Born into slavery in 1818 and sold away from her parents as a child, Bridget “Biddy” Mason went from being a slave owner’s wedding present to his new bride to one of Los Angeles’ wealthiest women, and one of the first African American women to buy and own property in the United States.
As the property of a Mississippi farmer named Robert Smith, Mason cared for Smith’s sickly wife, worked the fields and tended the farm’s livestock. With no formal education, she gradually learned about herbal medicine and midwifery from older enslaved women. She also gave birth to three daughters — Ellen, Ann and Harriet, believed to have been fathered by Smith.
Always believing the grass was greener, Smith spent his life looking for richer farmland and a better life. When Mormon missionaries came to Mississippi seeking converts to create a new community in the Salt Lake Valley, Smith and his wife joined the faith, becoming part of the Mormon migration in 1847.
Mason, along with others in Smith’s “family,” was compelled to join the trek. The 2,000-mile journey took seven months. She walked most of the way, responsible for setting up and breaking camp, herding cattle, cooking meals and serving as midwife while caring for her three young daughters, the baby strapped to her back. Three years later, the 1850 United States Federal Census of Slave Inhabitants in Deseret County, Utah, showed Biddy, along with her three daughters, as one of 10 enslaved people owned by Robert M. Smith.
On to California
But life was harsh in Utah. So when Brigham Young asked for volunteers to establish a Mormon outpost in Southern California in 1851, Smith uprooted his household yet again to travel across the desert to the new state of California, settling in San Bernardino while ignoring Brigham Young’s warning that slavery was illegal in California.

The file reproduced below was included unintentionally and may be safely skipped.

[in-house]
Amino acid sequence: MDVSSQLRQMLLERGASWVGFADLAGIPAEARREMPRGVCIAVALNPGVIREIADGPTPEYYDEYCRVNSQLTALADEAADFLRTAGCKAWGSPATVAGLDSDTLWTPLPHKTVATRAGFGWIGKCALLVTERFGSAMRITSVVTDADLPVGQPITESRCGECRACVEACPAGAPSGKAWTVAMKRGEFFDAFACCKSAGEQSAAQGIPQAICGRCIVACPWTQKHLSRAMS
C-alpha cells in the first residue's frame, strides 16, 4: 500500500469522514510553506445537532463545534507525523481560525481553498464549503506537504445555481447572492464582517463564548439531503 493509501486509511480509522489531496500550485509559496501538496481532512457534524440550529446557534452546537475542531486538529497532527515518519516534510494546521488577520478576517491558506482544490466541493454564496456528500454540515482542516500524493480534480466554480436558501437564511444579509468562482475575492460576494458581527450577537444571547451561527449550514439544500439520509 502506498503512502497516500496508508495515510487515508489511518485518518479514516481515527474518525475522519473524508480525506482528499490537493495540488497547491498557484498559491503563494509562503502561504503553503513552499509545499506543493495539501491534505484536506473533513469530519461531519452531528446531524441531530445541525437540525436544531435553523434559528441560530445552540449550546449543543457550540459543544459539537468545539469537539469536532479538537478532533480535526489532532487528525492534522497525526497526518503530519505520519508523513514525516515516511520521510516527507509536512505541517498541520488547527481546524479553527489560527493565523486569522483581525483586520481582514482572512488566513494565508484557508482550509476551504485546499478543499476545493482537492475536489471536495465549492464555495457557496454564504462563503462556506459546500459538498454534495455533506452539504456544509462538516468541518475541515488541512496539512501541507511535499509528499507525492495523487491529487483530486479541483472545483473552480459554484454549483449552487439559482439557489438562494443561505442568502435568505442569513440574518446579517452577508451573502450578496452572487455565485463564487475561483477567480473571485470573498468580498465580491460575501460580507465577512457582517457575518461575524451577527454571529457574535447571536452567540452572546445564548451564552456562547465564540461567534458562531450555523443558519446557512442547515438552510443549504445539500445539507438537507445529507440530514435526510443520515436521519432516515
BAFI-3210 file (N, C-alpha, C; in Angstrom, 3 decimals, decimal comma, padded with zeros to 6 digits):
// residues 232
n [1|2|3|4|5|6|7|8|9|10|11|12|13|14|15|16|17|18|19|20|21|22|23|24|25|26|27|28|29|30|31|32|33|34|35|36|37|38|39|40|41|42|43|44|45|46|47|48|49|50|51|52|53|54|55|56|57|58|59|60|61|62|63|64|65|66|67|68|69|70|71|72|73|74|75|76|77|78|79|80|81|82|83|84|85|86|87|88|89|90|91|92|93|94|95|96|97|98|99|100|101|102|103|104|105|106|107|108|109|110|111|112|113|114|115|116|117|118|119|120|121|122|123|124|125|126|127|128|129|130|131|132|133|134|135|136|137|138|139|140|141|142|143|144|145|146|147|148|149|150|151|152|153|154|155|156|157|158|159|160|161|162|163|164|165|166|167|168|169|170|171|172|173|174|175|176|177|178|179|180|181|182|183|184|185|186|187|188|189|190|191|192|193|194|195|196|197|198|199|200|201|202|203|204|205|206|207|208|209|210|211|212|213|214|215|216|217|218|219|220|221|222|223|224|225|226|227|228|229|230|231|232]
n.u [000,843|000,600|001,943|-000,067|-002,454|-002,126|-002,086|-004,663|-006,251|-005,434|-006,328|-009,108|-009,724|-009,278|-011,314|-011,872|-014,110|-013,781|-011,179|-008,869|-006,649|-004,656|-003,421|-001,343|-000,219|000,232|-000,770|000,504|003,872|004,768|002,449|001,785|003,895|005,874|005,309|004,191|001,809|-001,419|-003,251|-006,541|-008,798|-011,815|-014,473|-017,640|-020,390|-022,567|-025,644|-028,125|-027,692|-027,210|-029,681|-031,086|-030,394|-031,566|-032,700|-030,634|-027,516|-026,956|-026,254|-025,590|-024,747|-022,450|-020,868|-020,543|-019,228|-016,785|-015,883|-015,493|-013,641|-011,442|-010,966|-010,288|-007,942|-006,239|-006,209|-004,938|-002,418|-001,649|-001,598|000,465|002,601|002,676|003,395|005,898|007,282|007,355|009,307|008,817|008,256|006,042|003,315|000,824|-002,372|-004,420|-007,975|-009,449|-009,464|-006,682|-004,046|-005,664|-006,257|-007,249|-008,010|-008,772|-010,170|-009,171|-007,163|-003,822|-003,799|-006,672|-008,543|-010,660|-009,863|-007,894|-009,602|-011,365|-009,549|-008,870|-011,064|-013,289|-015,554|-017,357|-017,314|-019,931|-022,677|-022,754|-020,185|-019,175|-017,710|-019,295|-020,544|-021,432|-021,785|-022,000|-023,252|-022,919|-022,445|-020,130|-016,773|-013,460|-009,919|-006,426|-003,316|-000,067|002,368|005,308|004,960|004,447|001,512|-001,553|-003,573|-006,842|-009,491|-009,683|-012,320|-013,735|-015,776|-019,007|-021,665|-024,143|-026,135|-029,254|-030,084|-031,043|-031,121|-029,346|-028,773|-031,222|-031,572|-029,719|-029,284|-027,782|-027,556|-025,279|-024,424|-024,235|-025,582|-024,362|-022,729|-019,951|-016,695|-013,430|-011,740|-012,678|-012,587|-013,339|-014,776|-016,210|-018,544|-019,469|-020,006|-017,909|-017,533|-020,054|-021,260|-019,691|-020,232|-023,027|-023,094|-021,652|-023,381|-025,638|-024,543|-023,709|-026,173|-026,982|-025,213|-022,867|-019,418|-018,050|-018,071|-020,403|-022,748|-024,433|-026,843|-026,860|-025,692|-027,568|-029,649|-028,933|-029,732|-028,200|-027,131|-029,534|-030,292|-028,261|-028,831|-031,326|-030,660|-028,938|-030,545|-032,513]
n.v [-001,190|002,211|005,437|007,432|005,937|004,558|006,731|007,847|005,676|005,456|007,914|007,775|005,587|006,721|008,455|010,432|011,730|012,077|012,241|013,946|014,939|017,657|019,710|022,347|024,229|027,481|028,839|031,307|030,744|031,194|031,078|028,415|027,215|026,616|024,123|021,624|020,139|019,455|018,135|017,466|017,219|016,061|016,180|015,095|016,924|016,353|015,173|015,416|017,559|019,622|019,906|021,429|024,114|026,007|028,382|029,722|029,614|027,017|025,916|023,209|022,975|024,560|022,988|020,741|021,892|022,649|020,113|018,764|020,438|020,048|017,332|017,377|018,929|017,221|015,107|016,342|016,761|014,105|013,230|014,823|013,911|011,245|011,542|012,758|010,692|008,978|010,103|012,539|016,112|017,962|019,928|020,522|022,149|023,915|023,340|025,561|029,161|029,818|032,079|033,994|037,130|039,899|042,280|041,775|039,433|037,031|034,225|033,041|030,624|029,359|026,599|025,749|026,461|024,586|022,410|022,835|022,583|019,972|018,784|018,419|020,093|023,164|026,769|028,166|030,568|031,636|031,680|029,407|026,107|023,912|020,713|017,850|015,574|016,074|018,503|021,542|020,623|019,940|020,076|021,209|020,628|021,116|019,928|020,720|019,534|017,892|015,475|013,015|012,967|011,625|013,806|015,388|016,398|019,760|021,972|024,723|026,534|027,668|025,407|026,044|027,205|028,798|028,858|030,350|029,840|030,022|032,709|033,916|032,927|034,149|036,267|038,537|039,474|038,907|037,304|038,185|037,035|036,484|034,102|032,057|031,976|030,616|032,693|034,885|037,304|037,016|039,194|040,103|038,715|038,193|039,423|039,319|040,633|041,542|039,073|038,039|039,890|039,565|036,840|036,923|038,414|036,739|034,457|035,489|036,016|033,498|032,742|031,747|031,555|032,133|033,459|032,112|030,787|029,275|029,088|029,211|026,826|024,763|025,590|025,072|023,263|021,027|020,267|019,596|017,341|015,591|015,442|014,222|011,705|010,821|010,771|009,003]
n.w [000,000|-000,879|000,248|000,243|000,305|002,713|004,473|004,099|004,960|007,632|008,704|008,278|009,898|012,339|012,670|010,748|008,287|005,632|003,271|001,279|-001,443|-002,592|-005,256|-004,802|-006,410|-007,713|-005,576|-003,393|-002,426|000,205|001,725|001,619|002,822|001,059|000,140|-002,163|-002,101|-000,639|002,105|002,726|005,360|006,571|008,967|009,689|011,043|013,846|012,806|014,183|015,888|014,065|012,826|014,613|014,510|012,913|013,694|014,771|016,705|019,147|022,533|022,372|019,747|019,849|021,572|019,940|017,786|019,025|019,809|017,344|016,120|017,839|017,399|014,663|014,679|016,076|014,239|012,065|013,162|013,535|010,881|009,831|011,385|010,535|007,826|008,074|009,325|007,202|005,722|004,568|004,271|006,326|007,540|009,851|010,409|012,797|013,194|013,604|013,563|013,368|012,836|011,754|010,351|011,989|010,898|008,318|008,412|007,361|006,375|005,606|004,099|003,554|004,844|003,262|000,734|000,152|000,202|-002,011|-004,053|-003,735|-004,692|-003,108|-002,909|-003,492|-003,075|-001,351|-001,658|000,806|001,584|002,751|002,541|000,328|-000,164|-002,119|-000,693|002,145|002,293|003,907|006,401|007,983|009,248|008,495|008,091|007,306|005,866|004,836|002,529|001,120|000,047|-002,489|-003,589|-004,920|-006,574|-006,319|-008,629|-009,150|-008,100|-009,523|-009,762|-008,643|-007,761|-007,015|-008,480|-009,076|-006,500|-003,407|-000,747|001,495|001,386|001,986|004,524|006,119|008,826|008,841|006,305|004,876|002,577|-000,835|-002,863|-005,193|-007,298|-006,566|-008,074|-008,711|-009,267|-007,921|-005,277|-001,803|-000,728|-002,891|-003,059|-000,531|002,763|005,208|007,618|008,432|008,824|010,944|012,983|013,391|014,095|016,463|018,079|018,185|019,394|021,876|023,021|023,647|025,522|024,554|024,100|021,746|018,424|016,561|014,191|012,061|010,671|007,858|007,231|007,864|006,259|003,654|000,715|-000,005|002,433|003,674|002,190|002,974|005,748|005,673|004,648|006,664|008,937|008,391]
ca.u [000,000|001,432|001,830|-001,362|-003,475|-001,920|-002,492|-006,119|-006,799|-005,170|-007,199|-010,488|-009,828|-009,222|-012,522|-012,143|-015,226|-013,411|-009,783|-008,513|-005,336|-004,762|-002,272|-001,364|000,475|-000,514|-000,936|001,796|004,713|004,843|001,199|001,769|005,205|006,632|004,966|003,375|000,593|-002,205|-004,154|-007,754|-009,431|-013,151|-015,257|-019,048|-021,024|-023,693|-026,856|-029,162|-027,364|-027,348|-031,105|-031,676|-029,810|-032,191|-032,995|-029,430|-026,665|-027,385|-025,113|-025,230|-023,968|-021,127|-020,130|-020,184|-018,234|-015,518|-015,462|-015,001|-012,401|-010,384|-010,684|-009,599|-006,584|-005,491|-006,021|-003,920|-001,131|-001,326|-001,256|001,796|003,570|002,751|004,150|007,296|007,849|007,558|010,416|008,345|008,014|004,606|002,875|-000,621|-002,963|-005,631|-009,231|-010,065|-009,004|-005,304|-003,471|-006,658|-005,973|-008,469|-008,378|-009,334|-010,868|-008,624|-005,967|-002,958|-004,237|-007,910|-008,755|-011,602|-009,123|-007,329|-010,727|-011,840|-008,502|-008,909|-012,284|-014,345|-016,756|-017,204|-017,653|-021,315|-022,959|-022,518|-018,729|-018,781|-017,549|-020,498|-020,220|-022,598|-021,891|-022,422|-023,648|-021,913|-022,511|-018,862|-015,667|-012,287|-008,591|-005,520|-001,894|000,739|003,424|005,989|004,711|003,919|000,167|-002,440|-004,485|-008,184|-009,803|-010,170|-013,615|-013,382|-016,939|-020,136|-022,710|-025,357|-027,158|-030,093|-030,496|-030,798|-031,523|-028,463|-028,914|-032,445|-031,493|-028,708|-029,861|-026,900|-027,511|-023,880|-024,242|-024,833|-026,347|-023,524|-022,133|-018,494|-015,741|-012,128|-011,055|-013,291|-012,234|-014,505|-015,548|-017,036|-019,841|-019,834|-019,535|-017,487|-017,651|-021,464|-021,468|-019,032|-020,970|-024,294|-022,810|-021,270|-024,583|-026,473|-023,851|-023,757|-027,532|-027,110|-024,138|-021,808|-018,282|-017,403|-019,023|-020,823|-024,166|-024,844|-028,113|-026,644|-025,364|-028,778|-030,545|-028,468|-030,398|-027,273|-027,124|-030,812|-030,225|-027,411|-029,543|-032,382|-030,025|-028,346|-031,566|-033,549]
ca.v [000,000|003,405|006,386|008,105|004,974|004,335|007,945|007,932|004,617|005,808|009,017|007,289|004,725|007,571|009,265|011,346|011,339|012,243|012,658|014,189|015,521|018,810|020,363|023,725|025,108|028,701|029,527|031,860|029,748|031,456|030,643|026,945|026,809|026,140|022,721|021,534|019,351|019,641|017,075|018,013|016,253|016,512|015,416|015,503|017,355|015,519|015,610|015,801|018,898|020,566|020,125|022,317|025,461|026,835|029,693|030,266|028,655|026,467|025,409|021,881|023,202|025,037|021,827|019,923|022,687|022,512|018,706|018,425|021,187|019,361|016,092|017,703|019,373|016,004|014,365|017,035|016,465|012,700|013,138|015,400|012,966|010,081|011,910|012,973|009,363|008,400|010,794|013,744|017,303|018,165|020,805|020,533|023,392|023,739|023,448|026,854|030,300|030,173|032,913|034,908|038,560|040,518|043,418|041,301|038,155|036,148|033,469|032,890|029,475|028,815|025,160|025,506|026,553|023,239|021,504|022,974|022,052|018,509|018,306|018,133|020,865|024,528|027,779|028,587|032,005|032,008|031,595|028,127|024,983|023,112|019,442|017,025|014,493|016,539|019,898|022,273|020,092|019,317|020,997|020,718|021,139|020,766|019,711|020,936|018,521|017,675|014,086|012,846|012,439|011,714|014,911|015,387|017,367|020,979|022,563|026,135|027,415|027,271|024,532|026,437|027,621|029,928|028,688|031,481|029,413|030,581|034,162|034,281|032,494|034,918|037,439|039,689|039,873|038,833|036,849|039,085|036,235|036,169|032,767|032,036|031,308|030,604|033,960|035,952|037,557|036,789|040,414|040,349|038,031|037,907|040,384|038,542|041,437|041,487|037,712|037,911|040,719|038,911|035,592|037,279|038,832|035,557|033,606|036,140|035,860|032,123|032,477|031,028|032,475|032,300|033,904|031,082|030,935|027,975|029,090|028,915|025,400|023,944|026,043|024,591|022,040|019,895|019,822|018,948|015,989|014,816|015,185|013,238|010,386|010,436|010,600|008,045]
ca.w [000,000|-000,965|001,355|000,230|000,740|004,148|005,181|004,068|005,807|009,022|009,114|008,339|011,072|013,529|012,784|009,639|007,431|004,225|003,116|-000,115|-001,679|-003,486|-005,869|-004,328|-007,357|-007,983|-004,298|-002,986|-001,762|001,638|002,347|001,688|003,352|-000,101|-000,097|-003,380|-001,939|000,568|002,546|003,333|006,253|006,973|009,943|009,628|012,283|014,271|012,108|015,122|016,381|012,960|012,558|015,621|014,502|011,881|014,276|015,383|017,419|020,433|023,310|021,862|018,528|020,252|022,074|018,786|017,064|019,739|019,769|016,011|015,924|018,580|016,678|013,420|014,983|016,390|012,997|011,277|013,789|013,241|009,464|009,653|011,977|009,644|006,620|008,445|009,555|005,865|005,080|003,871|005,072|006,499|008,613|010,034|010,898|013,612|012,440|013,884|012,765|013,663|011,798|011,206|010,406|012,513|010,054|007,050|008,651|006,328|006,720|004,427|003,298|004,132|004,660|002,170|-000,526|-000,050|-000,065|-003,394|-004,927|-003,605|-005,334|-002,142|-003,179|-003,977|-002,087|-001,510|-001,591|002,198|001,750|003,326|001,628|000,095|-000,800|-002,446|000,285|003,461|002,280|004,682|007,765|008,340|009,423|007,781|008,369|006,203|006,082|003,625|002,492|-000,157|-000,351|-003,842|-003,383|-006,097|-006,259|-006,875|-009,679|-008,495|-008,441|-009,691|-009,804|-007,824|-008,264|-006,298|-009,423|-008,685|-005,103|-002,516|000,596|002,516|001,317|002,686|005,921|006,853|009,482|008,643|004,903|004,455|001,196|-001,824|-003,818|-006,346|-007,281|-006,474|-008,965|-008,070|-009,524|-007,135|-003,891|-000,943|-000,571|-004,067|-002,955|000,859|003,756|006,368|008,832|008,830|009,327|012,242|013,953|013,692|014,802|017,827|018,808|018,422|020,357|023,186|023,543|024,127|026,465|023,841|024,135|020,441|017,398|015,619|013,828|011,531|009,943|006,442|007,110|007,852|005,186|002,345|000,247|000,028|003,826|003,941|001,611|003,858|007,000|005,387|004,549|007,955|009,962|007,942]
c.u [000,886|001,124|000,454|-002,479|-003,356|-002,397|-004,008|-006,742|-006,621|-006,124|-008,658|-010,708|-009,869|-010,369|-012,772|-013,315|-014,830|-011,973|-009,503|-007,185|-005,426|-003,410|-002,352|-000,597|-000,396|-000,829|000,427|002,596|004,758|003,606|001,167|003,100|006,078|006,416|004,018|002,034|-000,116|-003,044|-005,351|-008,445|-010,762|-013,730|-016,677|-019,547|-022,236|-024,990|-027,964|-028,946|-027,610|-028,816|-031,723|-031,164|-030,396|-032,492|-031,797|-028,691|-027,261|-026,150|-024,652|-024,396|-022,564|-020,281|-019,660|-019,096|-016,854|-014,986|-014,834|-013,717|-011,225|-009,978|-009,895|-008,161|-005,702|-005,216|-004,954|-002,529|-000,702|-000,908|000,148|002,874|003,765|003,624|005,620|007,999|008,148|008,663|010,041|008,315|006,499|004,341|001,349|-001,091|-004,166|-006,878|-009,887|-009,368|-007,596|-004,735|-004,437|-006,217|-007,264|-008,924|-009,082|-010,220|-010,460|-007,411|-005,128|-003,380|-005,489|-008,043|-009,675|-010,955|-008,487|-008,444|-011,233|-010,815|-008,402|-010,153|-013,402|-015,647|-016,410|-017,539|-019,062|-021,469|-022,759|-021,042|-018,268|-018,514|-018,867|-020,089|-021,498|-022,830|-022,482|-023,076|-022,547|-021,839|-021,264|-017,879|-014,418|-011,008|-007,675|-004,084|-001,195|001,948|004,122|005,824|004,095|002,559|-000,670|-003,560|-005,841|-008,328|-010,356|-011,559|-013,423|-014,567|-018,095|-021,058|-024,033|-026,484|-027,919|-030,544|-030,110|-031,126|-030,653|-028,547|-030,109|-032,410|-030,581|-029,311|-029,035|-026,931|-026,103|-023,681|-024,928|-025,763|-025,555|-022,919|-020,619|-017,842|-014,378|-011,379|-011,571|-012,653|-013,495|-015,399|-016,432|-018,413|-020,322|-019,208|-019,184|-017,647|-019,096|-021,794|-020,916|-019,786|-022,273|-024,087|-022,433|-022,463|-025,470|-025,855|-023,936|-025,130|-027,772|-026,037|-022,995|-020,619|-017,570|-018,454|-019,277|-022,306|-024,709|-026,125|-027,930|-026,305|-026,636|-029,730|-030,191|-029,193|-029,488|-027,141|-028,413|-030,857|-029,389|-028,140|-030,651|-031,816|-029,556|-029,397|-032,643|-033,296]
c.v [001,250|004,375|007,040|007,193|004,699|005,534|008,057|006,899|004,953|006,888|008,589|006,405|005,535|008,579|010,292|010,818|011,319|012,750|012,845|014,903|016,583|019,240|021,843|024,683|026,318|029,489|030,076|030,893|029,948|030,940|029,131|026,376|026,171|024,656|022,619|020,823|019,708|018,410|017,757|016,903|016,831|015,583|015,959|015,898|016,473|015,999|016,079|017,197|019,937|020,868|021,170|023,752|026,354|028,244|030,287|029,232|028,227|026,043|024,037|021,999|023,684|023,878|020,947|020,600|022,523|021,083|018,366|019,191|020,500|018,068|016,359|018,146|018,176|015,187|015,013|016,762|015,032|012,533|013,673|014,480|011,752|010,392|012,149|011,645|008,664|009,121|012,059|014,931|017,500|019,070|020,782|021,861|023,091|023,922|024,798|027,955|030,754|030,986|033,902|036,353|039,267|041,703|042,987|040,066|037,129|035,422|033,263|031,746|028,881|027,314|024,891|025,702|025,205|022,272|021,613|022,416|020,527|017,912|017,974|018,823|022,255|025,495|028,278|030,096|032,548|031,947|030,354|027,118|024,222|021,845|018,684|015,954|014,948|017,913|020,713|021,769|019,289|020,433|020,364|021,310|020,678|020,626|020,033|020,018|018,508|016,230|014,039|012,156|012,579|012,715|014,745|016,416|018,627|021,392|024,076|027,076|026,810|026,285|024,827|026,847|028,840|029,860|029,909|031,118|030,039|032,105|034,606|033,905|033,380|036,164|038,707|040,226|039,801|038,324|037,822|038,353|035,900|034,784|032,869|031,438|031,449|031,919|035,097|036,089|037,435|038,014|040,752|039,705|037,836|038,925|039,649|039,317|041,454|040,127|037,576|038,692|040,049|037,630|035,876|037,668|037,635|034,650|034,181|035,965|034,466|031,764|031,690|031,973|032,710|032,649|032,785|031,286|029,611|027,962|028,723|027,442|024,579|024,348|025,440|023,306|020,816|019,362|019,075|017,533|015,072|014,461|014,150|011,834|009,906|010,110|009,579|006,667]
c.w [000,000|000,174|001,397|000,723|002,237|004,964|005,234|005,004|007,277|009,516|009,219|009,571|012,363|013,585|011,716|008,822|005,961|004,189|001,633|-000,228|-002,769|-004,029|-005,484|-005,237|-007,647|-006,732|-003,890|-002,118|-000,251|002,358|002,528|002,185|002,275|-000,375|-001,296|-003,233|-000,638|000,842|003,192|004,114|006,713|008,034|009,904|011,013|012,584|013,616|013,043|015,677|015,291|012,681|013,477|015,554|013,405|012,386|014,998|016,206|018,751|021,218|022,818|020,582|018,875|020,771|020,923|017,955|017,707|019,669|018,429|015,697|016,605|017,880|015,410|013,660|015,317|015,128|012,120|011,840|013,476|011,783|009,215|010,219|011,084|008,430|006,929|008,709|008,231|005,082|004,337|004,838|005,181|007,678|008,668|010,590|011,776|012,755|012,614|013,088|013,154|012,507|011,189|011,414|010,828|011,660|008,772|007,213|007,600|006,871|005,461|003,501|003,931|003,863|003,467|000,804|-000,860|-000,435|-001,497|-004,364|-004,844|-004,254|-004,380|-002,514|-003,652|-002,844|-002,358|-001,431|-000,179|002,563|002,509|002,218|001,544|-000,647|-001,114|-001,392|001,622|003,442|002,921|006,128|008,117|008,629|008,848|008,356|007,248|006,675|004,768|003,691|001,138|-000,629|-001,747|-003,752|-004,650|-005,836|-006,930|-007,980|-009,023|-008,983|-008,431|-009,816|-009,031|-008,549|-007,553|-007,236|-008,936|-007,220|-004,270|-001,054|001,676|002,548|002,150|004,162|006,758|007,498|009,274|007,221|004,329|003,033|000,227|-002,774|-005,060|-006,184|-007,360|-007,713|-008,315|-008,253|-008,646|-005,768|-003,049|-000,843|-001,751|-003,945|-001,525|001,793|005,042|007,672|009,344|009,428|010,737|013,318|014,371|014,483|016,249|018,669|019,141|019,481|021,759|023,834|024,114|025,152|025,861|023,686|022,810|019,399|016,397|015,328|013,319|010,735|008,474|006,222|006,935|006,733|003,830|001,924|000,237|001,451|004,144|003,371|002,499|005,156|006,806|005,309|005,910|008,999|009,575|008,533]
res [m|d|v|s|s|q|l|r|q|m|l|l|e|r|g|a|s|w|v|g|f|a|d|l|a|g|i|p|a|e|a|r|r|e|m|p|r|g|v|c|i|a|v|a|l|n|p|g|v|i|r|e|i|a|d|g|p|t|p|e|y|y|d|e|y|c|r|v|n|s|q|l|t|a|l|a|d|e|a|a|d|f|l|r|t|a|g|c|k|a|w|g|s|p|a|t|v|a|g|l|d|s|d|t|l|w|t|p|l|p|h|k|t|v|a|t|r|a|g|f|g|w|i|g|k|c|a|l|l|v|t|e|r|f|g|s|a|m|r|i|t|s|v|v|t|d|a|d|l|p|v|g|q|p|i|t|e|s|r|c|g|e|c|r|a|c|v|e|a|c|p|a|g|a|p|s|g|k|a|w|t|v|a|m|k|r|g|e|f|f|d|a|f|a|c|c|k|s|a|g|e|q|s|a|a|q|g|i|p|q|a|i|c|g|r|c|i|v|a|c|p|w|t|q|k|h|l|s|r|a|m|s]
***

There, Mason met and befriended a group of formerly-enslaved African Americans including Robert Owens, the local livery stable owner. Mason had no way of knowing California had adopted a constitution stating “neither slavery nor involuntary servitude, unless for the punishment of crimes, shall ever be tolerated” there. But the Owens family knew, and they urged her to legally challenge her slave status.
Meanwhile, as tensions built between North and South, Smith feared his human chattel would be seized, and made plans to take Mason, her daughters and his community of enslaved people to an isolated canyon in Santa Monica until they could move to Texas, a slave state.
But Mason’s friends — including one of the Owens’ sons who was courting Mason’s 17-year-old daughter — weren’t having it, and alerted the Los Angeles County Sheriff that Smith was holding enslaved people against the law. The sheriff and his posse apprehended Smith’s wagon train armed with a writ of habeas corpus, ordering him to court for “persuading and enticing and seducing persons of color to go out of the state of California,” and taking Mason and the rest of Smith’s slaves into protective custody.
Free at last
In 1856, U.S. District Judge Benjamin Hays presided as Smith claimed Mason and 14 others he kept in the canyon were family members who voluntarily offered to go to Texas. As a black woman, Mason could not testify against a white man in court. So Judge Hays invited her into chambers, where she gave an entirely different account. She told the judge she was fearful of the trip, despite Smith having assured her she would be just as free in Texas as she was in California.
When Judge Hays explained that California law prevented her minor children being taken to a slave state, Mason — herself having been forcibly removed from her parents, replied, “I do not want to be separated from my children, and do not in such case wish to go.” Hays promptly ruled in favor of Mason and confirmed “all of the said persons of color are entitled to their freedom and are free forever.”
After spending five years enslaved in a free state, freedom wasn’t the only thing Biddy Mason gained that day. Born into slavery, she never had a proper surname. Once free, she chose the name Mason — the middle name of Amasa Lyman, a Morman who was mayor of San Bernardino, and whose family Biddy had come to know well.
Nurse and midwife